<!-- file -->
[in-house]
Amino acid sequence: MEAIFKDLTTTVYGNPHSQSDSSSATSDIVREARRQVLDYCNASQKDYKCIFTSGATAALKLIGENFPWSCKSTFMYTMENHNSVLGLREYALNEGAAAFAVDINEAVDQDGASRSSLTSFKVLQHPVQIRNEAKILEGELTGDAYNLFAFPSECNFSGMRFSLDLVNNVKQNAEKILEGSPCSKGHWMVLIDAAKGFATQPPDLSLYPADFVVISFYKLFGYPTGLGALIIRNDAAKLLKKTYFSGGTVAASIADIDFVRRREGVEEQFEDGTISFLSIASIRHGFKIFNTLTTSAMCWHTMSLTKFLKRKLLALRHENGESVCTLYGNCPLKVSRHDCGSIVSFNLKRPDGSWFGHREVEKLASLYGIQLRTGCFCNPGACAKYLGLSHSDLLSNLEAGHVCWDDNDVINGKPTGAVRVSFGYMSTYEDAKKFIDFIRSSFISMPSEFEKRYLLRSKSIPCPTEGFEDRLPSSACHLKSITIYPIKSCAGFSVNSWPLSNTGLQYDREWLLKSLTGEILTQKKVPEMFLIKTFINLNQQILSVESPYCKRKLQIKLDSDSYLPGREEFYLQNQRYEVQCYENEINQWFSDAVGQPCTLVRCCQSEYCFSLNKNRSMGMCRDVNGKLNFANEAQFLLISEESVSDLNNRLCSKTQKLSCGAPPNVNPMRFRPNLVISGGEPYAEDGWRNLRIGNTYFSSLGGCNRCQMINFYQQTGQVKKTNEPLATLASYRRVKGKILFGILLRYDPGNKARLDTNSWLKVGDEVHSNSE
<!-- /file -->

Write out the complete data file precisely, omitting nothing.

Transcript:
[in-house]
Amino acid sequence: MEAIFKDLTTTVYGNPHSQSDSSSATSDIVREARRQVLDYCNASQKDYKCIFTSGATAALKLIGENFPWSCKSTFMYTMENHNSVLGLREYALNEGAAAFAVDINEAVDQDGASRSSLTSFKVLQHPVQIRNEAKILEGELTGDAYNLFAFPSECNFSGMRFSLDLVNNVKQNAEKILEGSPCSKGHWMVLIDAAKGFATQPPDLSLYPADFVVISFYKLFGYPTGLGALIIRNDAAKLLKKTYFSGGTVAASIADIDFVRRREGVEEQFEDGTISFLSIASIRHGFKIFNTLTTSAMCWHTMSLTKFLKRKLLALRHENGESVCTLYGNCPLKVSRHDCGSIVSFNLKRPDGSWFGHREVEKLASLYGIQLRTGCFCNPGACAKYLGLSHSDLLSNLEAGHVCWDDNDVINGKPTGAVRVSFGYMSTYEDAKKFIDFIRSSFISMPSEFEKRYLLRSKSIPCPTEGFEDRLPSSACHLKSITIYPIKSCAGFSVNSWPLSNTGLQYDREWLLKSLTGEILTQKKVPEMFLIKTFINLNQQILSVESPYCKRKLQIKLDSDSYLPGREEFYLQNQRYEVQCYENEINQWFSDAVGQPCTLVRCCQSEYCFSLNKNRSMGMCRDVNGKLNFANEAQFLLISEESVSDLNNRLCSKTQKLSCGAPPNVNPMRFRPNLVISGGEPYAEDGWRNLRIGNTYFSSLGGCNRCQMINFYQQTGQVKKTNEPLATLASYRRVKGKILFGILLRYDPGNKARLDTNSWLKVGDEVHSNSE